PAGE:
[Update: 7/2/12 - I just received this note requesting clarification:

Thanks for your recent blog post about concern in NJ and lessons from MA.
However, you left out one very significant detail: MA lost it's FSC certification due to the actions you describe. As a voluntary effort, withdrawing certification is the most significant step FSC can take. See the attached articles as a reference ( for attachments, see this and this).
I'd appreciate it if you'd update your blog post to reflect this fact, which I think is quite material to the story.
Please let me know if I can provide additional info or if you have questions.
Thanks very much.
Best,
Brad Kahn
Communications Director
Forest Stewardship Council U.S.
+1-206-419-1607

Savoy State Forest, Mass (source: http://tinyurl.com/canjvuy )

 

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Toxic Cleanup Grant To Convict Fiasco Opens A Can of Worms

June 27th, 2012 1 comment

[Update: 7/2/12 - Pillets does third story - for reporters out there, this is how you research and report a story. Fact check the spin out of DEP press Office and call them out for failure to answer the questions and provide complete information:, see Truck stop oil cleanup already has cost taxpayers $1.5M - end]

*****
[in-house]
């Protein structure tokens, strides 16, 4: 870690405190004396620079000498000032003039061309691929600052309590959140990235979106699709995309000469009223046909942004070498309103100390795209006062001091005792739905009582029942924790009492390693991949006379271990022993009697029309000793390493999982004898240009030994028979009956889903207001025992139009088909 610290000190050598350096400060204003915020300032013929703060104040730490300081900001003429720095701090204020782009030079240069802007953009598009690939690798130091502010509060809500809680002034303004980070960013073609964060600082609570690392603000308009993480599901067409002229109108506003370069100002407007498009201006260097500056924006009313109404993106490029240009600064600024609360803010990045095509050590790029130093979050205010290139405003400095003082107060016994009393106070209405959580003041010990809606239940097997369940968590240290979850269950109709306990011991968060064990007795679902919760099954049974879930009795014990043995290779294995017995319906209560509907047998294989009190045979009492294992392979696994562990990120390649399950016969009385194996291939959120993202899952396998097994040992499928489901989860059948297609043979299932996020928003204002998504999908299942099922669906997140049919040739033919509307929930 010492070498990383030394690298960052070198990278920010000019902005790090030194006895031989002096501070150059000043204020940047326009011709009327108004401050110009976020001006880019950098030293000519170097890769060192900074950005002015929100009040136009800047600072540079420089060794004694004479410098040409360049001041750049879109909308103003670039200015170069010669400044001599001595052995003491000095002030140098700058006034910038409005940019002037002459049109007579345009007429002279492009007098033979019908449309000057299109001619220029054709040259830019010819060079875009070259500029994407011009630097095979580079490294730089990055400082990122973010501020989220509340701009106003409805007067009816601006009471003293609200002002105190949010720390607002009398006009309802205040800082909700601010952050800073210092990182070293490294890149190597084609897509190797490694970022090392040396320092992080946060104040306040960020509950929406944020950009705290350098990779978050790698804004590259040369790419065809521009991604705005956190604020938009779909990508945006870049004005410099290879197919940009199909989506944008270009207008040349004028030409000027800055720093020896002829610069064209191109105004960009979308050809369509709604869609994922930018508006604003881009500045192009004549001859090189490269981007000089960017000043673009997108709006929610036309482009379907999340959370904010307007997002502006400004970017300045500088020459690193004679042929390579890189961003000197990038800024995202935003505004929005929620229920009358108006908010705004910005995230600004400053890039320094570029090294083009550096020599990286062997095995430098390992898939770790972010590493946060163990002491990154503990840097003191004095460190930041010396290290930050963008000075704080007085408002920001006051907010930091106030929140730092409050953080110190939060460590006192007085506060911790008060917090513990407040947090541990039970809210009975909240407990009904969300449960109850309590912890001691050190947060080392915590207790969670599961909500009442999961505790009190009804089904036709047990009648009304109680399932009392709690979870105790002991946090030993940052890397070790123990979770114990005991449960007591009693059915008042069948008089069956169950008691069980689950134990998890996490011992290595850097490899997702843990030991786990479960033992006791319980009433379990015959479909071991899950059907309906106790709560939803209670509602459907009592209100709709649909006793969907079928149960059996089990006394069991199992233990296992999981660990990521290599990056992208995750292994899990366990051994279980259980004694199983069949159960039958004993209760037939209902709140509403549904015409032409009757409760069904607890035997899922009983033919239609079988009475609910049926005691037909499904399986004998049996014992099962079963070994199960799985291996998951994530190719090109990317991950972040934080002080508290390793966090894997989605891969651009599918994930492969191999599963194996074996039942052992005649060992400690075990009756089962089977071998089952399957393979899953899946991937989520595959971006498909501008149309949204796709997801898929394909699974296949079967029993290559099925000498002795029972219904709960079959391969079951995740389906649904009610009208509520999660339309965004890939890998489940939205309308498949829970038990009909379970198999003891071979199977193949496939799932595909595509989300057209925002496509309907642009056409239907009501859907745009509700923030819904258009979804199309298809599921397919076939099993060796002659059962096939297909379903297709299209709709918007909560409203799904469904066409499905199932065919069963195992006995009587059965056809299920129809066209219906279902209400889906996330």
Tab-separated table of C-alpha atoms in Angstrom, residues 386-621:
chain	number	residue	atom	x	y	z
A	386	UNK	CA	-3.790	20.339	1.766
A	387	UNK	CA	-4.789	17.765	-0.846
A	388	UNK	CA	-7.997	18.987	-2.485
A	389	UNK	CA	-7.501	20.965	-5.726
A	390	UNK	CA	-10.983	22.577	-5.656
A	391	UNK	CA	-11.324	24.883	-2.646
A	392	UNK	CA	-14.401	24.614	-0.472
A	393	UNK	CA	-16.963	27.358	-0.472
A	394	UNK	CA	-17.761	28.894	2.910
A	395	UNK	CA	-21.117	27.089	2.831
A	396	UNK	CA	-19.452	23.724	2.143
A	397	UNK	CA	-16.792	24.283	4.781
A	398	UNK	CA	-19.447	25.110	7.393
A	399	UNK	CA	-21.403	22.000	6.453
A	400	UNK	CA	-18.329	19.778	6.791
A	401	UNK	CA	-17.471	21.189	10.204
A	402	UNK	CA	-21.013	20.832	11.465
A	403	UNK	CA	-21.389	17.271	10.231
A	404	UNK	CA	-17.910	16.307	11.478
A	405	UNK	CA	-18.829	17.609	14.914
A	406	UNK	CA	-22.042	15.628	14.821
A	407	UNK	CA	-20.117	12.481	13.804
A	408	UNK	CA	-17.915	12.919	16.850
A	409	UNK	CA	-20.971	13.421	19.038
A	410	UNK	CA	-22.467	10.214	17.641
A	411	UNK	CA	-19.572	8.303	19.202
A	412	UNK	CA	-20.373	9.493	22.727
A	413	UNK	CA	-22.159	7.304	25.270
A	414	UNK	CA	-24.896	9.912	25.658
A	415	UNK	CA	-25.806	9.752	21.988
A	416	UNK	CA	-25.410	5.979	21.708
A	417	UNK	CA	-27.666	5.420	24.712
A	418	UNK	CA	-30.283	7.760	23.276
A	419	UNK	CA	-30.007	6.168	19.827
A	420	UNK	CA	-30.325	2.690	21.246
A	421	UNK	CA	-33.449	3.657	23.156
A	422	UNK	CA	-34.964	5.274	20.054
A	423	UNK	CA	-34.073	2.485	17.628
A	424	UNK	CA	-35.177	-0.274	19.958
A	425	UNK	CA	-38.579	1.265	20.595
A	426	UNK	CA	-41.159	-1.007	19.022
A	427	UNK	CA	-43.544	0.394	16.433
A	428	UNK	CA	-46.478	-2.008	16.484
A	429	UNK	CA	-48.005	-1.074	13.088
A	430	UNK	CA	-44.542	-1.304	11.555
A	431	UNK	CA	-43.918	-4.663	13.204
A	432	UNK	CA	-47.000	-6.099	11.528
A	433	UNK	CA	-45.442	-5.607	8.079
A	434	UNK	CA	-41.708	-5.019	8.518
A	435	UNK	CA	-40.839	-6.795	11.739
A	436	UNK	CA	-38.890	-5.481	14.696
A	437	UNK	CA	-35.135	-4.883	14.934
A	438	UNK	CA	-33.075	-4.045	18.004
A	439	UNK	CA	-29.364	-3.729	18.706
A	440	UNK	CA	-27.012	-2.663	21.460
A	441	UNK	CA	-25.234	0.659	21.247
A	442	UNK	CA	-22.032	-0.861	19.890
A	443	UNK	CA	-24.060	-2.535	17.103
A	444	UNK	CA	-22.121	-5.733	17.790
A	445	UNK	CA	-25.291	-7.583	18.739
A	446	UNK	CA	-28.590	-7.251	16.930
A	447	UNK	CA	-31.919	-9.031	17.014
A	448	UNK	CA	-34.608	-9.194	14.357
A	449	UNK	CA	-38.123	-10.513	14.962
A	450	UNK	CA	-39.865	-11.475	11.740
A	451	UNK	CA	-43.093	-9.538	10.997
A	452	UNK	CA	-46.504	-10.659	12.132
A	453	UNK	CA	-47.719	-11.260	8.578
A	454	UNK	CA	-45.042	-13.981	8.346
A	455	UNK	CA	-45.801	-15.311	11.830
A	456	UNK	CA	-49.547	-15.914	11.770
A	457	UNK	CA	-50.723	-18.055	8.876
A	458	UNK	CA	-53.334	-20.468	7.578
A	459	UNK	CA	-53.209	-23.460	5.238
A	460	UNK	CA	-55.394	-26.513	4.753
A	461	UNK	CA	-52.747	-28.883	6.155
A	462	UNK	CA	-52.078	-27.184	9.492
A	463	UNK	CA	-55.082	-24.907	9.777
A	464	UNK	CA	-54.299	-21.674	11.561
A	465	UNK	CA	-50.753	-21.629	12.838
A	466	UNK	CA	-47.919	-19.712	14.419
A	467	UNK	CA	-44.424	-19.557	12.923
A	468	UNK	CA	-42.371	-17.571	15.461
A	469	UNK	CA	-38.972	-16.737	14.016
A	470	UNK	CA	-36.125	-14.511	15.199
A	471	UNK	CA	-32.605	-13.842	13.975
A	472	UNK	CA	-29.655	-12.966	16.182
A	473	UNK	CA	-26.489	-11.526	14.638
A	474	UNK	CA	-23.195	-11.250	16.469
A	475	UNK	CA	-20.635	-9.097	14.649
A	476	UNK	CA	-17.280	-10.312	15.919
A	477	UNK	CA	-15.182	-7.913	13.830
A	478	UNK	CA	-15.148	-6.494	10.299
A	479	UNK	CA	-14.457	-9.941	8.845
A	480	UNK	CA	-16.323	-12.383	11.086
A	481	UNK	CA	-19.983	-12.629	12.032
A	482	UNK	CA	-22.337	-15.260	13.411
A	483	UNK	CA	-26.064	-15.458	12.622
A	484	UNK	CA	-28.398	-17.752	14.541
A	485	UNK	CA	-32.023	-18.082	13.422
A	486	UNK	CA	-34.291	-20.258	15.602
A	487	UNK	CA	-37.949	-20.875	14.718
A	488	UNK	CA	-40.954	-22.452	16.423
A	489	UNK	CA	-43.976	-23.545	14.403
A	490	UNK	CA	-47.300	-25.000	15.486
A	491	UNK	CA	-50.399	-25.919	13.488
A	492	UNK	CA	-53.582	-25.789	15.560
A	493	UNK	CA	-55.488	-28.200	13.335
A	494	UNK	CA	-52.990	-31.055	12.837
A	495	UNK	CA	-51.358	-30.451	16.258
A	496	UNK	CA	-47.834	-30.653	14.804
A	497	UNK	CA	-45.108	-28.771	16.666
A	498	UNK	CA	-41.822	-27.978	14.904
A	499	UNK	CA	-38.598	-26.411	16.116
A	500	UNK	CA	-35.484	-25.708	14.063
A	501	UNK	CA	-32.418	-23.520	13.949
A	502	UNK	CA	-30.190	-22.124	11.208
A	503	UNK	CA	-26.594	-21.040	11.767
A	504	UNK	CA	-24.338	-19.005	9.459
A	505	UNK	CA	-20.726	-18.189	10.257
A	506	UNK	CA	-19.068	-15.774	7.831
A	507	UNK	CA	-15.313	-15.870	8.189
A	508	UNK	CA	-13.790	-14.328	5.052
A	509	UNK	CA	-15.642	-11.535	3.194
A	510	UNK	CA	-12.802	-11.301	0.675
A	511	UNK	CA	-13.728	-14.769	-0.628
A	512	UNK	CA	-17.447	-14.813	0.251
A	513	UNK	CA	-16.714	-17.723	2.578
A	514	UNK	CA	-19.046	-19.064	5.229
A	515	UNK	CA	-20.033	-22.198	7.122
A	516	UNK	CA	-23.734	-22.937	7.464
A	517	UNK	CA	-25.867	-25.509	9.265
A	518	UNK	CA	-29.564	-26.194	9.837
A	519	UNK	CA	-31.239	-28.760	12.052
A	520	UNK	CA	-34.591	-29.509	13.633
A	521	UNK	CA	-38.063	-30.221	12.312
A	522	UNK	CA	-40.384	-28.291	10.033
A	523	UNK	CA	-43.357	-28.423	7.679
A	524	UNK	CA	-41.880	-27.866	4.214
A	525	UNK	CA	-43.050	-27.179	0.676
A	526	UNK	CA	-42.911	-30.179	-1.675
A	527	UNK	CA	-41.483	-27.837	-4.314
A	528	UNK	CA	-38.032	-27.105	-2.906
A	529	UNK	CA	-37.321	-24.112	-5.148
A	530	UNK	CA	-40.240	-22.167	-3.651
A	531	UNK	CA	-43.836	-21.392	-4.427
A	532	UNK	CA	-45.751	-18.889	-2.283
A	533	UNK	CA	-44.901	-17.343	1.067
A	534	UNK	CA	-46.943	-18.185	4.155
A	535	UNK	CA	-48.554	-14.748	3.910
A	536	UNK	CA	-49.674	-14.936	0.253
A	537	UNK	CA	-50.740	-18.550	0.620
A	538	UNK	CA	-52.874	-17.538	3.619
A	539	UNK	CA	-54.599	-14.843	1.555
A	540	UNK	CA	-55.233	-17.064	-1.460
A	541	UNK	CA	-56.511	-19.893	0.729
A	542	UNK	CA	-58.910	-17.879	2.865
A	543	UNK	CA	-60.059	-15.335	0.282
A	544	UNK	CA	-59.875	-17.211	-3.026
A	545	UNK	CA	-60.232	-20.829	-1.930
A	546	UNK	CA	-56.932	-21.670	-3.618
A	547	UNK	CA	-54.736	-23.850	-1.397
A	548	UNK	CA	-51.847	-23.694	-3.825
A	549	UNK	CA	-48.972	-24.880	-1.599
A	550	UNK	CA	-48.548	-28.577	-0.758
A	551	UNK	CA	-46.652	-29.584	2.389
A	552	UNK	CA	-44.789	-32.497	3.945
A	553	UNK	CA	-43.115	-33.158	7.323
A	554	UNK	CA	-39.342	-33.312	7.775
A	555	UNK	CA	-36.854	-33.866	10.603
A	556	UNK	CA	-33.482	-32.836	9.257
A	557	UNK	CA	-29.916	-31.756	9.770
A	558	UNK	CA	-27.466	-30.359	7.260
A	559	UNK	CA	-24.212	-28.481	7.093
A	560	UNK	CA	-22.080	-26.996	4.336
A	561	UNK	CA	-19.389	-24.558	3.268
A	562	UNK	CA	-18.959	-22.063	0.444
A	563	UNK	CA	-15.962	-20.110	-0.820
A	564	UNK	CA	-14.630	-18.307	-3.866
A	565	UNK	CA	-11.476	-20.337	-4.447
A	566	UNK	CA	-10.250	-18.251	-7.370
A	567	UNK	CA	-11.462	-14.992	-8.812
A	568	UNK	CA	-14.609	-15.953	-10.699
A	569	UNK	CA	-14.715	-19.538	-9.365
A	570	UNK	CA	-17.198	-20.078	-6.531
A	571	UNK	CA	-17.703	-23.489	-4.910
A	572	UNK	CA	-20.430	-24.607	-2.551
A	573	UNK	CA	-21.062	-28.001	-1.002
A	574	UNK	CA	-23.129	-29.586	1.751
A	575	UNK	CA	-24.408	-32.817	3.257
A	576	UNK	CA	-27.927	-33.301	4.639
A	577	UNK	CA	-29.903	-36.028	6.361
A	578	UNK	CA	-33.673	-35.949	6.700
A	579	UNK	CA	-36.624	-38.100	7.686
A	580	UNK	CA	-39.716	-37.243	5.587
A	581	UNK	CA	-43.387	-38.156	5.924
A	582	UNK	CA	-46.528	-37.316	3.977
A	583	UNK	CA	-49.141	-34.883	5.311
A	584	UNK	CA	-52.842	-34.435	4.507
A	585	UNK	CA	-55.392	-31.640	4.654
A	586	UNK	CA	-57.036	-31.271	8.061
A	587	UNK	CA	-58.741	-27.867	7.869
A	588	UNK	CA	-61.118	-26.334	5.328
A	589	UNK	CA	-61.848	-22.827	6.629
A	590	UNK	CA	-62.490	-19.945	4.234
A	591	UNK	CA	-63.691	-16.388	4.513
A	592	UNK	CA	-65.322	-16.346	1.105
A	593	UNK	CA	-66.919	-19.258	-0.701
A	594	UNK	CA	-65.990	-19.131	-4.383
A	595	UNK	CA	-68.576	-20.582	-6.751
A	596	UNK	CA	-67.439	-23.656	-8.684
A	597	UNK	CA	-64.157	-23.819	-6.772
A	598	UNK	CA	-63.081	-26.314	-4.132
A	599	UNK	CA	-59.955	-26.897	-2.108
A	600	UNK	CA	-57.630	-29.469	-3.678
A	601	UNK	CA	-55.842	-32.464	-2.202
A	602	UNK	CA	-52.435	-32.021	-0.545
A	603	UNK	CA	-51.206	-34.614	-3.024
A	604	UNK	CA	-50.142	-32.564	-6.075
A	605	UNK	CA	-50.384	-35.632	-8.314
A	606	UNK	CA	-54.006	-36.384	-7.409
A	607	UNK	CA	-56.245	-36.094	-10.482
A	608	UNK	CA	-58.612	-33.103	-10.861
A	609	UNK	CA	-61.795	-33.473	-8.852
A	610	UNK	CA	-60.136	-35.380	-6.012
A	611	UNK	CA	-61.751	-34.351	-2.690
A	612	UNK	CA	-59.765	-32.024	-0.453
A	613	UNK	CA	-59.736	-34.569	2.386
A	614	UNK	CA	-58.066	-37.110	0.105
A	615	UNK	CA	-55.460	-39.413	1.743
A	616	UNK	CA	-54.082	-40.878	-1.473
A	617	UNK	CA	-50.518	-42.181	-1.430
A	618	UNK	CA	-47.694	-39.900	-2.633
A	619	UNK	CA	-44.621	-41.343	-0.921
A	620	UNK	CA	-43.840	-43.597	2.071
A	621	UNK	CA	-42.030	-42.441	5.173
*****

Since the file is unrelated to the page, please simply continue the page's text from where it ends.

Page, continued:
Jeff Pillets of the Bergen Record did another excellent followup piece on the Mahwah gas station leak/pollution case which threatens the Mahwah water supply wells (see:  N.J. holds up grant to ex-convict for cleanup of Mahwah truck stop

While today’s story is about the State’s holdup of payment of the $335,000 grant pending review by the Attorney General’s Office, the dispute about the contamination has opened the door to investigative reporting and public oversight of critically important DEP programs that have flown totally under the radar.

Specifically, quotes from EDA and DEP mask huge issues, so let’s highlight and take a brief look  (I have a meeting this morning and can’t write, but will be writing in depth about these issues soon. Our next installments of the Clean Water Series will focus on 3 of these issues.)

I)  ”Monitoring and Filtration System”

DEP claims to be on top of the situation:

State environmental officials, meanwhile, said Tuesday the decades-old fuel leak is not in danger of polluting nearby well fields. Department of Environmental Protection spokesman Larry Ragonese said the state has been in control of a monitoring and filtration system at the site since 2003.

When Rangonese refers to “the site”, is he talking about the gas station or the well fields?

Would that be groundwater monitoring and a pump and treat system? That must be clarified.

II)  ”Tier I Well Head Protection”

There seems to be some dispute between DEP and EDA about whether or not there is a threat to the Mahwah water supply well fields.

EDA justified the grant with this quote, which opens up an examination of the DEP’s implementation of the “Source Water Protection” program mandated by the federal Safe Drinking Water Act: